Geo Week News

November 19, 2013

Study uses 30m satellite images to show global forest dynamics


Google Earth Engine crunches 650,000 Landsat 7 images to create high-res world deforestation map

Using 30-meter-resolution satellite images, researchers have created the first map measuring deforestation worldwide and revealing the loss of 2.3 million square kilometers of forest from 2000 to 2012.

“Intensive forestry practiced within subtropical forests resulted in the highest rates of forest change globally,” according to the study, published online Nov. 14 in the journal Science. “Boreal forest loss due largely to fire and forestry was second to that in the tropics.”
Led by researchers at the University of Maryland, the study used more than 650,000 Landsat 7 satellite images, from 1999 to 2012, to also show a gain of 800,000 square kilometers of new forest.

The images captured by Landsat 7, launched in 1999 as the seventh satellite of the Landsat program with a primary goal of refreshing the global archive of satellite photos.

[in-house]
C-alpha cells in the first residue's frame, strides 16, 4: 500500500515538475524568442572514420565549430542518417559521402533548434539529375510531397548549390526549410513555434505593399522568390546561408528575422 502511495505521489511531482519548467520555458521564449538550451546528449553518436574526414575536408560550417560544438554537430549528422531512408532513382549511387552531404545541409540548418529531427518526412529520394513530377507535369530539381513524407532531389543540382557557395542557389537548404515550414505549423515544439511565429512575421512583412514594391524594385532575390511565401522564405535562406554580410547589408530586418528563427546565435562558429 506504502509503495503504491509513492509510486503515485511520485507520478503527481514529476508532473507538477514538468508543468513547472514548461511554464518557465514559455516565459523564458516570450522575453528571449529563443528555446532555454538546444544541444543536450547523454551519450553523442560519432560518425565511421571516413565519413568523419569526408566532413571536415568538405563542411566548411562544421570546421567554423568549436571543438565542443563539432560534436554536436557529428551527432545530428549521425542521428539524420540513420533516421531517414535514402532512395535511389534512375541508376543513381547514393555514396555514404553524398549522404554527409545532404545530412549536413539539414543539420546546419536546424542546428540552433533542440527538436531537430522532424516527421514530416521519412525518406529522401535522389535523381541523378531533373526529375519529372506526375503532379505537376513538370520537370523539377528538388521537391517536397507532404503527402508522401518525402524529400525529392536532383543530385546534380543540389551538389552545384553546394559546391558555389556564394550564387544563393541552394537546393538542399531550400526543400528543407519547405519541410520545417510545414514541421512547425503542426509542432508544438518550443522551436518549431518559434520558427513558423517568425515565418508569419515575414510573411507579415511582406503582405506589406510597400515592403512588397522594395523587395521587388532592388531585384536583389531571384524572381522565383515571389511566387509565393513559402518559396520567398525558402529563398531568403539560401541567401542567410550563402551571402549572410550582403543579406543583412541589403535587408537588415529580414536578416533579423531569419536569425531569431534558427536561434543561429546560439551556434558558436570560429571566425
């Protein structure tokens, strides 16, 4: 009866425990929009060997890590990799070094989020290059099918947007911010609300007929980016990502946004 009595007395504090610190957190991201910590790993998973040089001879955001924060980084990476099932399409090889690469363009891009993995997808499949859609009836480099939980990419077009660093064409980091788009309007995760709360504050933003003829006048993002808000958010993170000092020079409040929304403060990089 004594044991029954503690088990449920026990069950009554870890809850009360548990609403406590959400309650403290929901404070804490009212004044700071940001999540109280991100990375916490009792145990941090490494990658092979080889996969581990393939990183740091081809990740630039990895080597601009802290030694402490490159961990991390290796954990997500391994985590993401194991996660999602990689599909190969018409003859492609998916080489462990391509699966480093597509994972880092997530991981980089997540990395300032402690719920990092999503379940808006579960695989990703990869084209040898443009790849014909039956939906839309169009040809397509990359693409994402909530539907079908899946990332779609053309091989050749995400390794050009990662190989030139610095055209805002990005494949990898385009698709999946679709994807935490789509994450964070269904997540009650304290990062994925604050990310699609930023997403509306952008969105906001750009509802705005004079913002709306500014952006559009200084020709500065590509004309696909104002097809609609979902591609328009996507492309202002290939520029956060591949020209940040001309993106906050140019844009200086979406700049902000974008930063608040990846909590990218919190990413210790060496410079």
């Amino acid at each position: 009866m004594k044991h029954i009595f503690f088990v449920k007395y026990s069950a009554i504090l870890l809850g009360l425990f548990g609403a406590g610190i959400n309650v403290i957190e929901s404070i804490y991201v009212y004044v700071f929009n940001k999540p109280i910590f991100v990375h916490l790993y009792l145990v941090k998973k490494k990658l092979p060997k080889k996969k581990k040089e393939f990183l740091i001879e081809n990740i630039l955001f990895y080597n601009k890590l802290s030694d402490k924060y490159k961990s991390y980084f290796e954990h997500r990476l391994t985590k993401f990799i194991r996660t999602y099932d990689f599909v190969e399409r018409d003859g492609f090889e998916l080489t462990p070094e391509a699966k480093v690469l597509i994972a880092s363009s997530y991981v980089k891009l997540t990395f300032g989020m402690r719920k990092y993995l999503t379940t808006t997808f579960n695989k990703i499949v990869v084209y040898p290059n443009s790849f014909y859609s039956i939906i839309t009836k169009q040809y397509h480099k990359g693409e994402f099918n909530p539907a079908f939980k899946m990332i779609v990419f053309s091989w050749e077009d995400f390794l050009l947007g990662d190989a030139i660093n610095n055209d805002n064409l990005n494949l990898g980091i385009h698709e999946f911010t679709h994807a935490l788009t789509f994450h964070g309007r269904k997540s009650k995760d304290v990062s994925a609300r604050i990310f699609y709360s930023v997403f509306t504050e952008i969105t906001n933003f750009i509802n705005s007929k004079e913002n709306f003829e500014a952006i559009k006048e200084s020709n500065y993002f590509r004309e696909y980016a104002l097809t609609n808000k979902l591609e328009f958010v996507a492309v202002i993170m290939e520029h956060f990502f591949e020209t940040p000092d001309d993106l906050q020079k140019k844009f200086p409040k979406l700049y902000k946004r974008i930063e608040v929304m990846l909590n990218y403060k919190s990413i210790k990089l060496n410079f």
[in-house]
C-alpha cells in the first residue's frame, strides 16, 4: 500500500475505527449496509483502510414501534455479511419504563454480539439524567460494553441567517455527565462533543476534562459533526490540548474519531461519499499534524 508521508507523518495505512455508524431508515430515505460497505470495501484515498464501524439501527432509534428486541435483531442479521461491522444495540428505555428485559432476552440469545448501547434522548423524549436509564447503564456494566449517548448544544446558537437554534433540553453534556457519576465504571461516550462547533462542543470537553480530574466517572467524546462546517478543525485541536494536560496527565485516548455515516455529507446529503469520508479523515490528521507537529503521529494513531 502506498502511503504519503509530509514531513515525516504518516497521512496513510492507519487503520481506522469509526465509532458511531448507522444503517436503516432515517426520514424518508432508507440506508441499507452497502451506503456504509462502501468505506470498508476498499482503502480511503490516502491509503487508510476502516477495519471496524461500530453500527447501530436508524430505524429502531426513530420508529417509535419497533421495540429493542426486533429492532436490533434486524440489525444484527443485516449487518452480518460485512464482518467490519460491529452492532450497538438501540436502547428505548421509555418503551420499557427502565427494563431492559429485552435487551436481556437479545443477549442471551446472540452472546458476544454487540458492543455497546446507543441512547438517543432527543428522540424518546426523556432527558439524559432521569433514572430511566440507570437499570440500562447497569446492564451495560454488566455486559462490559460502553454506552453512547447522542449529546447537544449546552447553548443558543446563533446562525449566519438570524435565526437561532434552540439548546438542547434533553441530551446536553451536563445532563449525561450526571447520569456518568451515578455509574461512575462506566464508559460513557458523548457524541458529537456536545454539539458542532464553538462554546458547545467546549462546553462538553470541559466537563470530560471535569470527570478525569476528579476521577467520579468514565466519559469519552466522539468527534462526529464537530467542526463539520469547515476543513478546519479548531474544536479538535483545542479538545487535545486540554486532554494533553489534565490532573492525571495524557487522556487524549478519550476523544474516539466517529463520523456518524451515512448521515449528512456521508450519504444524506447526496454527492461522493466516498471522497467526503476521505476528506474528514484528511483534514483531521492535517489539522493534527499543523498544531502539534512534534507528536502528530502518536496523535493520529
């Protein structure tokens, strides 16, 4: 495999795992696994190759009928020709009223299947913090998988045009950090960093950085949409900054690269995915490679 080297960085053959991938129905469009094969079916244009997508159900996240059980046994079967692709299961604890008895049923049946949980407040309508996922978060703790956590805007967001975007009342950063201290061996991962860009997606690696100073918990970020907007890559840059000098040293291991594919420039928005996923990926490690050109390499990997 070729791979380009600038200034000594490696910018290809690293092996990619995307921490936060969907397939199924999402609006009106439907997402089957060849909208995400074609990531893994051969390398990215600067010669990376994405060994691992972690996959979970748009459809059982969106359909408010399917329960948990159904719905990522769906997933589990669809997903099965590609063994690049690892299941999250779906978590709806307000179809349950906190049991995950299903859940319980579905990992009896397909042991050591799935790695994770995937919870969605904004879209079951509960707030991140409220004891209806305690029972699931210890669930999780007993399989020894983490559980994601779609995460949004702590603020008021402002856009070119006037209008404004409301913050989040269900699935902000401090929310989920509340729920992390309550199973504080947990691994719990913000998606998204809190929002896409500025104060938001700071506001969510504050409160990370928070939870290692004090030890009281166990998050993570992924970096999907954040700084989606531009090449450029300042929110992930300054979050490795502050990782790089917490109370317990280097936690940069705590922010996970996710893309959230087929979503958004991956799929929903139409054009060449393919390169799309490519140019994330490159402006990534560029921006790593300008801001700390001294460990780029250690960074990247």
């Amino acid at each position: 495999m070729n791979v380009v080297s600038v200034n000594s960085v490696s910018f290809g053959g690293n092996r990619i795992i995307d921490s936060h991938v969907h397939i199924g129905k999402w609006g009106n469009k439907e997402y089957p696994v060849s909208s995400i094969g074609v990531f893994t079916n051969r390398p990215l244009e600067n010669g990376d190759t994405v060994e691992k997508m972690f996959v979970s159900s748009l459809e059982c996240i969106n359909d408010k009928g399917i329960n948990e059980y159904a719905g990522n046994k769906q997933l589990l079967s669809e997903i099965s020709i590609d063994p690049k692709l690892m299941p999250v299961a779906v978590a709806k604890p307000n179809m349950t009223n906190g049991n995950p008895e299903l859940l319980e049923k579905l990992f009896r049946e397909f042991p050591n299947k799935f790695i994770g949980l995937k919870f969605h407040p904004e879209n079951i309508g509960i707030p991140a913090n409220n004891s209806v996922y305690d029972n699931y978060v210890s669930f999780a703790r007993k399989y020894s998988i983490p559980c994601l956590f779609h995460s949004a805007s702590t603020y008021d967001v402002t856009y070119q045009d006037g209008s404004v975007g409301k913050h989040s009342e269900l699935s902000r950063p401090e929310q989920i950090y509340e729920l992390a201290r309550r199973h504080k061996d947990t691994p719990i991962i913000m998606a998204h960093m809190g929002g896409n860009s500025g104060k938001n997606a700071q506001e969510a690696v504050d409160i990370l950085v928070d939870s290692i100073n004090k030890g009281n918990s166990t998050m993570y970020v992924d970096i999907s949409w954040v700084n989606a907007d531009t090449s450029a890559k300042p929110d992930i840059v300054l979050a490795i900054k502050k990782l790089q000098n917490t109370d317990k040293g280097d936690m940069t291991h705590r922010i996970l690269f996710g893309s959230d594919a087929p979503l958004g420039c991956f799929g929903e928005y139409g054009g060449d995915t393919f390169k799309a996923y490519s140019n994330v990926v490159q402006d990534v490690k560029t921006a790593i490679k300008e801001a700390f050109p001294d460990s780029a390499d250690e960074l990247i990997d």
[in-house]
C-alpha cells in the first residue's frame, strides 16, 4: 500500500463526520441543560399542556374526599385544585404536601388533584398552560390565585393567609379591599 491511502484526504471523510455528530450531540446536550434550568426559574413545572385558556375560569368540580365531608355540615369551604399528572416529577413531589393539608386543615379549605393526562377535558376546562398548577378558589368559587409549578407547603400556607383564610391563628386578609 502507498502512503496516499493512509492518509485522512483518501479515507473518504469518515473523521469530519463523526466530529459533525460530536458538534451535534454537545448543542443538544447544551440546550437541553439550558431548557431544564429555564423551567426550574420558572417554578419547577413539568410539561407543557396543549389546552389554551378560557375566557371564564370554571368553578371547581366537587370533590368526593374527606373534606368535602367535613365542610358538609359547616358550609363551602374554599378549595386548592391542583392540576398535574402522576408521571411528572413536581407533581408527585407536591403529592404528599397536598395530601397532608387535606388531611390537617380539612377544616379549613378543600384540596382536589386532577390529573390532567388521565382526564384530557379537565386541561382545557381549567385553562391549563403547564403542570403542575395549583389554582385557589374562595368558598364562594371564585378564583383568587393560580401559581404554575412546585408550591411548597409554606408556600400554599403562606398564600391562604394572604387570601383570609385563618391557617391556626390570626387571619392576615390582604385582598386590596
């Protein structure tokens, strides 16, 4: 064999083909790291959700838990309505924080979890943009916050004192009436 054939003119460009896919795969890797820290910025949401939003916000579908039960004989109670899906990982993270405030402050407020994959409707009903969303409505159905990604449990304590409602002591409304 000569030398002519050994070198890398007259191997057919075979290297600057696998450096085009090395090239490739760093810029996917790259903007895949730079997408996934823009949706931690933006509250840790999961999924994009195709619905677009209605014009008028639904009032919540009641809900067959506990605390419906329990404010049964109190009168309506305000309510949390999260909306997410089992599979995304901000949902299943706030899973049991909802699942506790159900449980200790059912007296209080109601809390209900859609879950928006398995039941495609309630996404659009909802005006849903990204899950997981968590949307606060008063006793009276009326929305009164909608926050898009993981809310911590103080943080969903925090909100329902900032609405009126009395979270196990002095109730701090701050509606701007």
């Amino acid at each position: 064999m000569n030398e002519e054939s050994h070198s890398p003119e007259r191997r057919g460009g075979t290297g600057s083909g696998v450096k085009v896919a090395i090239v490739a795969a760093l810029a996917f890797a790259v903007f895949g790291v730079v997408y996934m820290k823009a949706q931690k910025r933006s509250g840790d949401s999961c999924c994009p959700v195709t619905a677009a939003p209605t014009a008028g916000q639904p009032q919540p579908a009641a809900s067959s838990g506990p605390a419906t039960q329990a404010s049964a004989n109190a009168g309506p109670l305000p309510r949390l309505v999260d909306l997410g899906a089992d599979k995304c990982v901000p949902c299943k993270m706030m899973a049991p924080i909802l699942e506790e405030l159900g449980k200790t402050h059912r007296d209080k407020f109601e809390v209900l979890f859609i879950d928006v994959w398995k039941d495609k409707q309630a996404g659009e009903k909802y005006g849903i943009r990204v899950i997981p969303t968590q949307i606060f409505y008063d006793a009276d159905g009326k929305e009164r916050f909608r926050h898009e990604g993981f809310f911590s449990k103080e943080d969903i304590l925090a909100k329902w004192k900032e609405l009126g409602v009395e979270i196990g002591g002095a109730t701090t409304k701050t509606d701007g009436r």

Landsat 7
Landsat 7 images were obtained from a free archive at the U.S. Geological Survey’s center for Earth Resources Observation and Science (EROS) and processed by collaborators on the study from Google, who used the planetary-scale, Google Earth Engine platform to crunch the images in a matter of days compared to the 15 years it would have taken a single computer.

Check out the global map of forest change here.

The map reveals that forest loss in the tropics increased by 2,101 square kilometers every year during the period of the study. Subtropical forests were found to have the highest rates of change, largely due to intensive forestry land uses, the study said.

Brazil showed the largest decline in annual forest loss of any country, cutting annual forest loss in half, from a high of approximately 40,000 square kilometers in 2003-2004 to 20,000 square kilometers in 2010-2011.

Indonesia had the largest increase in forest loss, more than doubling its annual loss during the study period to nearly 20,000 square kilometers in 2011-2012.

The disturbance rate of North American subtropical forests, located in the southeast U.S., was found to be four times that of South American rainforests during the 12-year study period, with over 31 percent of U.S. southeastern forest cover was either lost or regrown.
At national scales, Paraguay, Malaysia and Cambodia were found to have the highest rates of forest loss. Paraguay was found to have the highest ratio of forest loss to gain, indicating an intensive deforestation dynamic.

The mapping database will be updated annually to quantify all forest stand-replacement disturbances including logging, fire, disease or storms.

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